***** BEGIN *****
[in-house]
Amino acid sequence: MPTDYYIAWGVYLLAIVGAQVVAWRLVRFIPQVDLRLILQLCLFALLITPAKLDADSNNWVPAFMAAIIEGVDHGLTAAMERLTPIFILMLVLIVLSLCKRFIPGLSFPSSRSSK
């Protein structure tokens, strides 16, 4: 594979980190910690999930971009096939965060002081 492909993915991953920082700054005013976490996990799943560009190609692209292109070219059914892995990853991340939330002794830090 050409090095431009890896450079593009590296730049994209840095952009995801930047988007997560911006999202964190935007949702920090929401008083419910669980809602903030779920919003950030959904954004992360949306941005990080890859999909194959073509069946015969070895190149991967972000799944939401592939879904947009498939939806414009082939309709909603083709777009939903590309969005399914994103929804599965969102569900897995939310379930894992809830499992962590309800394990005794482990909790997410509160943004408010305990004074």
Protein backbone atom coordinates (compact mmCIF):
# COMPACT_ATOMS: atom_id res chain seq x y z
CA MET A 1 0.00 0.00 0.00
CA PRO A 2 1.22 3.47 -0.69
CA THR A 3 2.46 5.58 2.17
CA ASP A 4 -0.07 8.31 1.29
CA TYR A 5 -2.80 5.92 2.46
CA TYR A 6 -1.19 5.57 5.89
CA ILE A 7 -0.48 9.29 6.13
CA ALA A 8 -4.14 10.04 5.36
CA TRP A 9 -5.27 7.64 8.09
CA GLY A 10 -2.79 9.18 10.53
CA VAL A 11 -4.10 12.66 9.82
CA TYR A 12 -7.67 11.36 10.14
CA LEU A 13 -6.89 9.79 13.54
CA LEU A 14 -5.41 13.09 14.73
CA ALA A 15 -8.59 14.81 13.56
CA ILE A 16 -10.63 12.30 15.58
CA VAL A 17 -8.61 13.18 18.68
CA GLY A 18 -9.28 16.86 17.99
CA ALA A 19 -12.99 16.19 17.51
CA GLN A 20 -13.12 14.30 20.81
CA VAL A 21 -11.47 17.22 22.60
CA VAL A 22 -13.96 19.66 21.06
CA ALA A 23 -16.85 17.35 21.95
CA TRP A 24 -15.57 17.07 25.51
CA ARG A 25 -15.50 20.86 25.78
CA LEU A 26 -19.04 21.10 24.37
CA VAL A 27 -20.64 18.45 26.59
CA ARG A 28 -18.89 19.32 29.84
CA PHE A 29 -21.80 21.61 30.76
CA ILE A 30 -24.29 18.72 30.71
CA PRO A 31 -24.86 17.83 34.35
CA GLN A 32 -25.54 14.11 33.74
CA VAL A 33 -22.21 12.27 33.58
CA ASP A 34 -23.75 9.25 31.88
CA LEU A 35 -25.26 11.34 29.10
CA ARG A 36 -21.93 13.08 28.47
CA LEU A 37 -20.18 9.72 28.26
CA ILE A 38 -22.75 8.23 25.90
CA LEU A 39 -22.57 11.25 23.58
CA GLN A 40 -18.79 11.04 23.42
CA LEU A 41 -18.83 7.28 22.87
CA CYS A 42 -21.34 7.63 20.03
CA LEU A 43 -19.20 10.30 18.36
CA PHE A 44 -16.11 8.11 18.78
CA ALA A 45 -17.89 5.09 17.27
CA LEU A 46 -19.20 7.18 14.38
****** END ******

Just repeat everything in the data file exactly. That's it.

[in-house]
Amino acid sequence: MPTDYYIAWGVYLLAIVGAQVVAWRLVRFIPQVDLRLILQLCLFALLITPAKLDADSNNWVPAFMAAIIEGVDHGLTAAMERLTPIFILMLVLIVLSLCKRFIPGLSFPSSRSSK
């Protein structure tokens, strides 16, 4: 594979980190910690999930971009096939965060002081 492909993915991953920082700054005013976490996990799943560009190609692209292109070219059914892995990853991340939330002794830090 050409090095431009890896450079593009590296730049994209840095952009995801930047988007997560911006999202964190935007949702920090929401008083419910669980809602903030779920919003950030959904954004992360949306941005990080890859999909194959073509069946015969070895190149991967972000799944939401592939879904947009498939939806414009082939309709909603083709777009939903590309969005399914994103929804599965969102569900897995939310379930894992809830499992962590309800394990005794482990909790997410509160943004408010305990004074």
Protein backbone atom coordinates (compact mmCIF):
# COMPACT_ATOMS: atom_id res chain seq x y z
CA MET A 1 0.00 0.00 0.00
CA PRO A 2 1.22 3.47 -0.69
CA THR A 3 2.46 5.58 2.17
CA ASP A 4 -0.07 8.31 1.29
CA TYR A 5 -2.80 5.92 2.46
CA TYR A 6 -1.19 5.57 5.89
CA ILE A 7 -0.48 9.29 6.13
CA ALA A 8 -4.14 10.04 5.36
CA TRP A 9 -5.27 7.64 8.09
CA GLY A 10 -2.79 9.18 10.53
CA VAL A 11 -4.10 12.66 9.82
CA TYR A 12 -7.67 11.36 10.14
CA LEU A 13 -6.89 9.79 13.54
CA LEU A 14 -5.41 13.09 14.73
CA ALA A 15 -8.59 14.81 13.56
CA ILE A 16 -10.63 12.30 15.58
CA VAL A 17 -8.61 13.18 18.68
CA GLY A 18 -9.28 16.86 17.99
CA ALA A 19 -12.99 16.19 17.51
CA GLN A 20 -13.12 14.30 20.81
CA VAL A 21 -11.47 17.22 22.60
CA VAL A 22 -13.96 19.66 21.06
CA ALA A 23 -16.85 17.35 21.95
CA TRP A 24 -15.57 17.07 25.51
CA ARG A 25 -15.50 20.86 25.78
CA LEU A 26 -19.04 21.10 24.37
CA VAL A 27 -20.64 18.45 26.59
CA ARG A 28 -18.89 19.32 29.84
CA PHE A 29 -21.80 21.61 30.76
CA ILE A 30 -24.29 18.72 30.71
CA PRO A 31 -24.86 17.83 34.35
CA GLN A 32 -25.54 14.11 33.74
CA VAL A 33 -22.21 12.27 33.58
CA ASP A 34 -23.75 9.25 31.88
CA LEU A 35 -25.26 11.34 29.10
CA ARG A 36 -21.93 13.08 28.47
CA LEU A 37 -20.18 9.72 28.26
CA ILE A 38 -22.75 8.23 25.90
CA LEU A 39 -22.57 11.25 23.58
CA GLN A 40 -18.79 11.04 23.42
CA LEU A 41 -18.83 7.28 22.87
CA CYS A 42 -21.34 7.63 20.03
CA LEU A 43 -19.20 10.30 18.36
CA PHE A 44 -16.11 8.11 18.78
CA ALA A 45 -17.89 5.09 17.27
CA LEU A 46 -19.20 7.18 14.38